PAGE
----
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Crossrail: Passion deep below west London

Tom Edwards
Transport correspondent, London
@BBCTomEdwardson Twitter

media captionTwo of the 26 miles worth of tunnel have been bored

The mining engineers on the multi-billion pound Crossrail project are certainly a passionate lot.

One told me that being involved in Crossrail was like his own Hoover Dam (the huge US dam built during the Great Depression) in terms of scale and personal achievement.

Many of these mining engineers have already worked on projects like the Channel Tunnel and the Jubilee line extension so they're not easily impressed.

Tunnelling is well under way on Crossrail, but for most Londoners the only thing they will have noticed are blue hoardings along its route.

I've been trying to get inside the tunnels for a while and on Thursday I was given the first rare opportunity to have a look and film in the tunnels deep under west London.

Below your feet

Compared to the power tunnels in Park Royal these tunnels are much larger.

So far 3km have been bored. There have been a few issues - for example, a hopper that carries soil at Paddington collapsed - but Crossrail workers now think they are making good progress.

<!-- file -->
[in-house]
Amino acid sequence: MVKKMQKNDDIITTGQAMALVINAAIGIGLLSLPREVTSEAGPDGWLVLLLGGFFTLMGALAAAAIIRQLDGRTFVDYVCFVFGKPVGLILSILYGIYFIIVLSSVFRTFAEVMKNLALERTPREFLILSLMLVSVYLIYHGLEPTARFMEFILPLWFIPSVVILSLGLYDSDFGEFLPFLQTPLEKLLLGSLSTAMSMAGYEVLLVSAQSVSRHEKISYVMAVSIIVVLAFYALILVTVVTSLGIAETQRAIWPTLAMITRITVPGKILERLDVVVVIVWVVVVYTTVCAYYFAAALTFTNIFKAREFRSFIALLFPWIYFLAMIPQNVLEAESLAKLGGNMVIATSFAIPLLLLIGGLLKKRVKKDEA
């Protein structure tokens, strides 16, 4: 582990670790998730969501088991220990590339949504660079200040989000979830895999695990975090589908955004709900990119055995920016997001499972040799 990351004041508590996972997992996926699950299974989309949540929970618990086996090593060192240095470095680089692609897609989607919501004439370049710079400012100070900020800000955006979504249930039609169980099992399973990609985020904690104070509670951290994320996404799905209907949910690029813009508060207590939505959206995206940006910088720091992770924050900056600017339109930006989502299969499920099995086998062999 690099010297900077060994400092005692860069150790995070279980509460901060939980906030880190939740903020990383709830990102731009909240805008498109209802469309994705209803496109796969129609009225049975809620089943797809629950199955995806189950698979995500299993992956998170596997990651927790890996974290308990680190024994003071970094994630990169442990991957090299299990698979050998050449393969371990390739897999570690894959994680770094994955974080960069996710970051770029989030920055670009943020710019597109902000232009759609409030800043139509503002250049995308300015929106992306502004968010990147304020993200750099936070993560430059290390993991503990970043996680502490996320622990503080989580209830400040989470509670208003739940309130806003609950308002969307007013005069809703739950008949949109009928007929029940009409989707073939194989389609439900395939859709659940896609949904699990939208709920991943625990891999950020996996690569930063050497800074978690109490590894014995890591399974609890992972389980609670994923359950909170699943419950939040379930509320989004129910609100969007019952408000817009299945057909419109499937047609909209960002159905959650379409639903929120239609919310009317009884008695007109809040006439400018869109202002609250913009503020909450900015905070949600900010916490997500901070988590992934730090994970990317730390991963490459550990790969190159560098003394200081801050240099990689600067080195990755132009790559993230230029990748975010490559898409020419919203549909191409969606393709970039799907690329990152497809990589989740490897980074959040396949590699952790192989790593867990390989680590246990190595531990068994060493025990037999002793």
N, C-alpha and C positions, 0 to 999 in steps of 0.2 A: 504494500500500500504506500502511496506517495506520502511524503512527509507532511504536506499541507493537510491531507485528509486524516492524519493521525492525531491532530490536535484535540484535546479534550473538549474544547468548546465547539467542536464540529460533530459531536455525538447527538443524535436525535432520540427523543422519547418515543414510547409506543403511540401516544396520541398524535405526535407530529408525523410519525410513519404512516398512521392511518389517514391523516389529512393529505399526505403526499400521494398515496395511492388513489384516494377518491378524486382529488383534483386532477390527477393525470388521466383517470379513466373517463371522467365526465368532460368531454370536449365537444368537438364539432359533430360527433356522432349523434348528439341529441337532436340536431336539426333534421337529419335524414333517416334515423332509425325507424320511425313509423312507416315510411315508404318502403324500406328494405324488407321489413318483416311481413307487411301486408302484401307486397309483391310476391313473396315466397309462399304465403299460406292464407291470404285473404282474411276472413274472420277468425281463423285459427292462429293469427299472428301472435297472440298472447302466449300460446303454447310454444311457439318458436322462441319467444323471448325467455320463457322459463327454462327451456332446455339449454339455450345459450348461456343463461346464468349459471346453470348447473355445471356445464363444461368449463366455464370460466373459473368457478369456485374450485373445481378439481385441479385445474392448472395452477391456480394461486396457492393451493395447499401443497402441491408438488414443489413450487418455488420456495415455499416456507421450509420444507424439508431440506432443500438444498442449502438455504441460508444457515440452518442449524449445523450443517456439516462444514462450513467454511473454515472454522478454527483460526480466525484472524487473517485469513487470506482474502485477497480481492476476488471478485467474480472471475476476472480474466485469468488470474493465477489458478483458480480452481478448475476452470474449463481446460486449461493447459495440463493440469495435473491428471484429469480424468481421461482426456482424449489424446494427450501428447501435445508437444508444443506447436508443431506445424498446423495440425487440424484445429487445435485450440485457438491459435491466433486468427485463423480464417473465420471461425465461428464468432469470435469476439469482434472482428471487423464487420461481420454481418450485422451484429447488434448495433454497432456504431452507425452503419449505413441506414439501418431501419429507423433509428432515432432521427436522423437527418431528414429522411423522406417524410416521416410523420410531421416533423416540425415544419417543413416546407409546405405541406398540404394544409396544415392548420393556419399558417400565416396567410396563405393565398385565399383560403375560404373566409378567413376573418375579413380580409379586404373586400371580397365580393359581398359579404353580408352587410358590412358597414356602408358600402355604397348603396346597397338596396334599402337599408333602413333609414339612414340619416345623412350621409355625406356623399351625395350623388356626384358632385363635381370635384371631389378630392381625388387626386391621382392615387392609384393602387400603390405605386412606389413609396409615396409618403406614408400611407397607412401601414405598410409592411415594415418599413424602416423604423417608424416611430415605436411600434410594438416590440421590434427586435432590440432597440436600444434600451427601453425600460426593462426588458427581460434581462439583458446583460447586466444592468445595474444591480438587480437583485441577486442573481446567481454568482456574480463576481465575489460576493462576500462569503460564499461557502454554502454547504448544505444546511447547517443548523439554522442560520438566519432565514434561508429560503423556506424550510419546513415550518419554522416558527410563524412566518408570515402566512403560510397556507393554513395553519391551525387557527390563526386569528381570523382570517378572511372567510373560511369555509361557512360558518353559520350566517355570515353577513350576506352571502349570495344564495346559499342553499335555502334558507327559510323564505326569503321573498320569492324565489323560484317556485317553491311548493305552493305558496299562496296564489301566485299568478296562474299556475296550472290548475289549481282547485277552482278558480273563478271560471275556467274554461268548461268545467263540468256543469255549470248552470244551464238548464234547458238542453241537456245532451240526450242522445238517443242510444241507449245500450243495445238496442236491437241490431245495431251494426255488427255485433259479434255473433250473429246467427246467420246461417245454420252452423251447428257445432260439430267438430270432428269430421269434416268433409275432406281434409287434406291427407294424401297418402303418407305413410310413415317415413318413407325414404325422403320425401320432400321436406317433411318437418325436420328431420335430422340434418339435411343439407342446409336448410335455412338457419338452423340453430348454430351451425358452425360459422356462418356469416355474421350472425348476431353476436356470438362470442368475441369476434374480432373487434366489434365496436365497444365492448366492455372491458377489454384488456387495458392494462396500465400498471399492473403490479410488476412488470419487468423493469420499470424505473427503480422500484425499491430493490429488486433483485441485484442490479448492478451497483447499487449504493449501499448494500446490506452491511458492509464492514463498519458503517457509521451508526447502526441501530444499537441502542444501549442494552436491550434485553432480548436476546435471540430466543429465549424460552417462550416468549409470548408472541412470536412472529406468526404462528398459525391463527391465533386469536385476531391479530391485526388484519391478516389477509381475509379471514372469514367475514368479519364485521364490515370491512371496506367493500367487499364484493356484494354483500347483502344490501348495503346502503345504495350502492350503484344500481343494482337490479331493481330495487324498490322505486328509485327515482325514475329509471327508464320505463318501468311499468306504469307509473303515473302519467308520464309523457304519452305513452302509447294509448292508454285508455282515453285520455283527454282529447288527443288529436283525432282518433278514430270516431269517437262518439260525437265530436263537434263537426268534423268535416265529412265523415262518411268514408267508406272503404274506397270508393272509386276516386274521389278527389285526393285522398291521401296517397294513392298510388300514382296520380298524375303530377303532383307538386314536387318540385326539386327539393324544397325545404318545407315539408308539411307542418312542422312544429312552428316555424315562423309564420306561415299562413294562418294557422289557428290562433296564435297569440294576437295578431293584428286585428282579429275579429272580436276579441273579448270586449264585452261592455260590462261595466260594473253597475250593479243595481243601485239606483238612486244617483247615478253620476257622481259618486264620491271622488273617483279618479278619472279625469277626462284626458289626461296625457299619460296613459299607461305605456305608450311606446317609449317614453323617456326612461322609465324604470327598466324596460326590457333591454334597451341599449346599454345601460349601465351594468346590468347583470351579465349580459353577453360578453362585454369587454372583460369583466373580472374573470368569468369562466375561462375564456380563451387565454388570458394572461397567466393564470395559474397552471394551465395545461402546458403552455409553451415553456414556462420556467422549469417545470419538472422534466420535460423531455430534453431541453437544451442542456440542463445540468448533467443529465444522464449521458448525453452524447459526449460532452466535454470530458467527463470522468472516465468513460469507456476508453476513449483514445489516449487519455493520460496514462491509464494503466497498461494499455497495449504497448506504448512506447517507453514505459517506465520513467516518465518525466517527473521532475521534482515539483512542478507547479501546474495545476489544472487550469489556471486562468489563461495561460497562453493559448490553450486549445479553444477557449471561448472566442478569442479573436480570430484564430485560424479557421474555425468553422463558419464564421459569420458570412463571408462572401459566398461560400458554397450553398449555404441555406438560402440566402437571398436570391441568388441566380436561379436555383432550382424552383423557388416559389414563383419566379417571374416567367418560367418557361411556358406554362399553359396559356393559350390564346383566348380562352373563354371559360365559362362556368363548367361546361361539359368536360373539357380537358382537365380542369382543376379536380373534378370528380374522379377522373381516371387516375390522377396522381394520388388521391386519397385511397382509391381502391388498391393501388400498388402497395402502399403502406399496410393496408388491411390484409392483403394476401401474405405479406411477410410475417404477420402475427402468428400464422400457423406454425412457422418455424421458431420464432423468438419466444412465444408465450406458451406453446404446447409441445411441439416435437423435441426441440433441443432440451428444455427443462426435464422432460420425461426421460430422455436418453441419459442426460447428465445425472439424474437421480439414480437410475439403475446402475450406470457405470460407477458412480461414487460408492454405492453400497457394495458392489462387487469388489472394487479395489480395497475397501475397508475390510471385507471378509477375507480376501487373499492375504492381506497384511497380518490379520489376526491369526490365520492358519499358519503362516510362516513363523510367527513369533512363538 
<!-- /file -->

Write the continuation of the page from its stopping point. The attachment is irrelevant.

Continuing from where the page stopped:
I visited the tunnel boring machine TBM2 - called Ada - and to get to see her you have to take a 10-minute train journey in the tunnel.

Built in Germany, the machine is like something from a Ridley Scott sci-fi movie.

image captionThe 26 miles of tunnels will be completed by 2018

It bores out the clay and behind that the concrete slabs are slotted in. It works round the clock and only stops for maintenance.

If it stops it increases the risk of movement in the tunnel.

It's now under south Paddington and soon it will be under Hyde Park and so far the tunnel has only moved 1cm.

On average the team does 100m a week but it has done 200m in some parts.

On board there are toilets and a kitchen and it is hot, noisy work. Eventually there will be eight of these boring under London for the next three years.

The project will cost £15bn and it is being paid for by government, Transport for London (TfL), fare-payers and business rates. It will be finished in 2018.

This is just the beginning; while it may not be high profile at the moment, it is happening and it's happening below your feet.

More on this story

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  • Timelapse of Crossrail demolition of bridges

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